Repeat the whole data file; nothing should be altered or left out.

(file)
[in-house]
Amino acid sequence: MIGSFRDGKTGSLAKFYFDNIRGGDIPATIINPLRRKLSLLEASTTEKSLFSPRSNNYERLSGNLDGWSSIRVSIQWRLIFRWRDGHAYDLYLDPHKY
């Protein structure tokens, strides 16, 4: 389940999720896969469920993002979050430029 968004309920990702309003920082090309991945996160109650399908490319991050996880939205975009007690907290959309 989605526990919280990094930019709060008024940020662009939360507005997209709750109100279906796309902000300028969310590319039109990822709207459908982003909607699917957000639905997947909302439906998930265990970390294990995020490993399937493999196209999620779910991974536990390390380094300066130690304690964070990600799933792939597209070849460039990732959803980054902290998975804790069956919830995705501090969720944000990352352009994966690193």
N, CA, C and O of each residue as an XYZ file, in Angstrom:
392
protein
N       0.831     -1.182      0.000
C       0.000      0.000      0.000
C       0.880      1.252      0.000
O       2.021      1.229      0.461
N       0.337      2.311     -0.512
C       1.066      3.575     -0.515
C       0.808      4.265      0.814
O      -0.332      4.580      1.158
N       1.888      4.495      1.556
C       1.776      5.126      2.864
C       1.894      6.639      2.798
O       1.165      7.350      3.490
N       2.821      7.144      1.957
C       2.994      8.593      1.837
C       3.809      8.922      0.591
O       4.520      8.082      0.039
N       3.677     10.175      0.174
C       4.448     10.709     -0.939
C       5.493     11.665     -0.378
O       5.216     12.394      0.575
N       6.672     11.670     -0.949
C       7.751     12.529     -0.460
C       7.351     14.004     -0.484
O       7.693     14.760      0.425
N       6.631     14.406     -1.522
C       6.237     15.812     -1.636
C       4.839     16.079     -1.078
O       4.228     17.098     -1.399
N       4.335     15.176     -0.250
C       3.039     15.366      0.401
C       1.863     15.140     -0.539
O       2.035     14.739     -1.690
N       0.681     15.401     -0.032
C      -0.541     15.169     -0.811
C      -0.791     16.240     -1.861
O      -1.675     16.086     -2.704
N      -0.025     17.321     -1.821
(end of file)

[in-house]
Amino acid sequence: MIGSFRDGKTGSLAKFYFDNIRGGDIPATIINPLRRKLSLLEASTTEKSLFSPRSNNYERLSGNLDGWSSIRVSIQWRLIFRWRDGHAYDLYLDPHKY
């Protein structure tokens, strides 16, 4: 389940999720896969469920993002979050430029 968004309920990702309003920082090309991945996160109650399908490319991050996880939205975009007690907290959309 989605526990919280990094930019709060008024940020662009939360507005997209709750109100279906796309902000300028969310590319039109990822709207459908982003909607699917957000639905997947909302439906998930265990970390294990995020490993399937493999196209999620779910991974536990390390380094300066130690304690964070990600799933792939597209070849460039990732959803980054902290998975804790069956919830995705501090969720944000990352352009994966690193």
N, CA, C and O of each residue as an XYZ file, in Angstrom:
392
protein
N       0.831     -1.182      0.000
C       0.000      0.000      0.000
C       0.880      1.252      0.000
O       2.021      1.229      0.461
N       0.337      2.311     -0.512
C       1.066      3.575     -0.515
C       0.808      4.265      0.814
O      -0.332      4.580      1.158
N       1.888      4.495      1.556
C       1.776      5.126      2.864
C       1.894      6.639      2.798
O       1.165      7.350      3.490
N       2.821      7.144      1.957
C       2.994      8.593      1.837
C       3.809      8.922      0.591
O       4.520      8.082      0.039
N       3.677     10.175      0.174
C       4.448     10.709     -0.939
C       5.493     11.665     -0.378
O       5.216     12.394      0.575
N       6.672     11.670     -0.949
C       7.751     12.529     -0.460
C       7.351     14.004     -0.484
O       7.693     14.760      0.425
N       6.631     14.406     -1.522
C       6.237     15.812     -1.636
C       4.839     16.079     -1.078
O       4.228     17.098     -1.399
N       4.335     15.176     -0.250
C       3.039     15.366      0.401
C       1.863     15.140     -0.539
O       2.035     14.739     -1.690
N       0.681     15.401     -0.032
C      -0.541     15.169     -0.811
C      -0.791     16.240     -1.861
O      -1.675     16.086     -2.704
N      -0.025     17.321     -1.821